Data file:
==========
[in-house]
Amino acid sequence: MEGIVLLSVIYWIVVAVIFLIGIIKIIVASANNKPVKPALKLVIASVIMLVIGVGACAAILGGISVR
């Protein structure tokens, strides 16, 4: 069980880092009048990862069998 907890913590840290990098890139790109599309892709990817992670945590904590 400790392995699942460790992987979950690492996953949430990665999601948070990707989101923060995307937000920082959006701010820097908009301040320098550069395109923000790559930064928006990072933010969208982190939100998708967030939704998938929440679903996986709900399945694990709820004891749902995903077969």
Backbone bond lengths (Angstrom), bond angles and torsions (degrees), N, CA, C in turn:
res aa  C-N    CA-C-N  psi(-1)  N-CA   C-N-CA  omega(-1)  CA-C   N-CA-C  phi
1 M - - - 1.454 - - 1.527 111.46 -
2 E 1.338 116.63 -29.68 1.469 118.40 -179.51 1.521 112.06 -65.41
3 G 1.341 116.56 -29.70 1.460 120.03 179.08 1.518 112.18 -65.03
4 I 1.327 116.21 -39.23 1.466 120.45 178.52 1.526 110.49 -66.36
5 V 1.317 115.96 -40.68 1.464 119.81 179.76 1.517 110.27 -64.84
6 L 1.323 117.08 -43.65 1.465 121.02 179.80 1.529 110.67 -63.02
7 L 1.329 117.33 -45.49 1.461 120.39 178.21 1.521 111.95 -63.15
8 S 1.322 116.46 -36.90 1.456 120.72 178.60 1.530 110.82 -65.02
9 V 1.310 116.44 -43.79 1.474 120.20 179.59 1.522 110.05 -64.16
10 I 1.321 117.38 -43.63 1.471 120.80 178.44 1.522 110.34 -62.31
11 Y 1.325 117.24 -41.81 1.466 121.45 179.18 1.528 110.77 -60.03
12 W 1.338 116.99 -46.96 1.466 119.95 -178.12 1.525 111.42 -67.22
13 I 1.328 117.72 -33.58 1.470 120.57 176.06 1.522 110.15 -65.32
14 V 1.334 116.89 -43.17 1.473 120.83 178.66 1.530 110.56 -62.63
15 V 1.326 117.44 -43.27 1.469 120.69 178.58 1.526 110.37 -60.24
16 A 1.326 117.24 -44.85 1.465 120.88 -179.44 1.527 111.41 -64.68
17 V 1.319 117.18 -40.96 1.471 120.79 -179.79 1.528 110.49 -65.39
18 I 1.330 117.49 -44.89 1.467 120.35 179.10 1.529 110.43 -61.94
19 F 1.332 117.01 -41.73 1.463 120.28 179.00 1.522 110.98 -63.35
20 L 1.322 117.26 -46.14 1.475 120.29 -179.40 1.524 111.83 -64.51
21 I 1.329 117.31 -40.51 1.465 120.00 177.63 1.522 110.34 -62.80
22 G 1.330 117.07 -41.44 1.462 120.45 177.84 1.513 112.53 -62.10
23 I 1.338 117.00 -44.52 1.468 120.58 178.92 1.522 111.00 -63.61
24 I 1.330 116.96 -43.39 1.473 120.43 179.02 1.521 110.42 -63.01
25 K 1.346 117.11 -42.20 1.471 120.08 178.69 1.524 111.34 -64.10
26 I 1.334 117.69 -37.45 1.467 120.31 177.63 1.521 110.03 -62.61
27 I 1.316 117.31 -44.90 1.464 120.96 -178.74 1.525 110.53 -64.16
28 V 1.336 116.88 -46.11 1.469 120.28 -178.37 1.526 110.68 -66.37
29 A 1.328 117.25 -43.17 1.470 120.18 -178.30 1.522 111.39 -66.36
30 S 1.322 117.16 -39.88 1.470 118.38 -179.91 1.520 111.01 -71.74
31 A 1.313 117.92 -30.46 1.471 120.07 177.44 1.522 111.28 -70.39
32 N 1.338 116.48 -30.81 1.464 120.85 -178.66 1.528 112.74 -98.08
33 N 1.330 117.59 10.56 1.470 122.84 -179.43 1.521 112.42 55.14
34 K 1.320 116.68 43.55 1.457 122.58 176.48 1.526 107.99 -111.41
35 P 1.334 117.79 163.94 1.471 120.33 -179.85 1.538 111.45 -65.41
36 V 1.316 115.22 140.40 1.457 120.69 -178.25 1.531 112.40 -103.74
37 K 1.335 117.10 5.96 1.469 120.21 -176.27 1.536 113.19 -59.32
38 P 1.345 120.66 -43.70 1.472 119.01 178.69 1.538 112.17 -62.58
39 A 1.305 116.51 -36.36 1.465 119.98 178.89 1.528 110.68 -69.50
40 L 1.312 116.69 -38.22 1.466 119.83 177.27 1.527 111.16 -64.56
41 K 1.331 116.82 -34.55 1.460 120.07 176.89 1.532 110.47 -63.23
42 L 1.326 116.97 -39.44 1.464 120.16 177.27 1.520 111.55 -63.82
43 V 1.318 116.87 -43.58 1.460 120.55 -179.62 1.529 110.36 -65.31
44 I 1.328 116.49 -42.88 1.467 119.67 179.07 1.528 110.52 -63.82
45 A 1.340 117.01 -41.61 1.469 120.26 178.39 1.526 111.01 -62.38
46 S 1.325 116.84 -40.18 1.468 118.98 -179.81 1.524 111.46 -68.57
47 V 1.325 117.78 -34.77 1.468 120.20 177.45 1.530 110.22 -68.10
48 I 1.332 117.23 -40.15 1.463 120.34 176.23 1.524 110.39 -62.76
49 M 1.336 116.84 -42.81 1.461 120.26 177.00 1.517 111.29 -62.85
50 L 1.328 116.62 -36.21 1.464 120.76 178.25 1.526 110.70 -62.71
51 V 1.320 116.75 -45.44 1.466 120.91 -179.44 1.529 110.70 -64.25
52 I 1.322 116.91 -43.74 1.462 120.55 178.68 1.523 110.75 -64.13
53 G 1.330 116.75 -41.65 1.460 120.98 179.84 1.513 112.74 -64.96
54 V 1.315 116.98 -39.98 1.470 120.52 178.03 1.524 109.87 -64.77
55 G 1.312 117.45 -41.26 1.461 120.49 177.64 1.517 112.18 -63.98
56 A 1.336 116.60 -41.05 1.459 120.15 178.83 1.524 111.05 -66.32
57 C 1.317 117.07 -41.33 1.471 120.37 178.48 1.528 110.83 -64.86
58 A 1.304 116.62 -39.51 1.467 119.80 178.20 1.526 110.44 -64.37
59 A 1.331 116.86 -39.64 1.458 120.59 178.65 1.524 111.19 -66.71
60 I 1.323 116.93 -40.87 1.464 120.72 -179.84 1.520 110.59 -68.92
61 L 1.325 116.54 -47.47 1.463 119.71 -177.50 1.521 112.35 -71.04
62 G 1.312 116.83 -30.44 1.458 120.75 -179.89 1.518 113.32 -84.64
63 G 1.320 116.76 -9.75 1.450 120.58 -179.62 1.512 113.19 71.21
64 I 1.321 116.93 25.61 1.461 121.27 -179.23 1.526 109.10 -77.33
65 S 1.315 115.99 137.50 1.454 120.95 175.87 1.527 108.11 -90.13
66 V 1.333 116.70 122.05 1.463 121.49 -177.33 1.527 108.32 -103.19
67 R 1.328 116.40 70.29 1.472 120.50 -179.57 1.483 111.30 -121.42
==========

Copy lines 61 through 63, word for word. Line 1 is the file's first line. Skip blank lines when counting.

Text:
56 A 1.336 116.60 -41.05 1.459 120.15 178.83 1.524 111.05 -66.32
57 C 1.317 117.07 -41.33 1.471 120.37 178.48 1.528 110.83 -64.86
58 A 1.304 116.62 -39.51 1.467 119.80 178.20 1.526 110.44 -64.37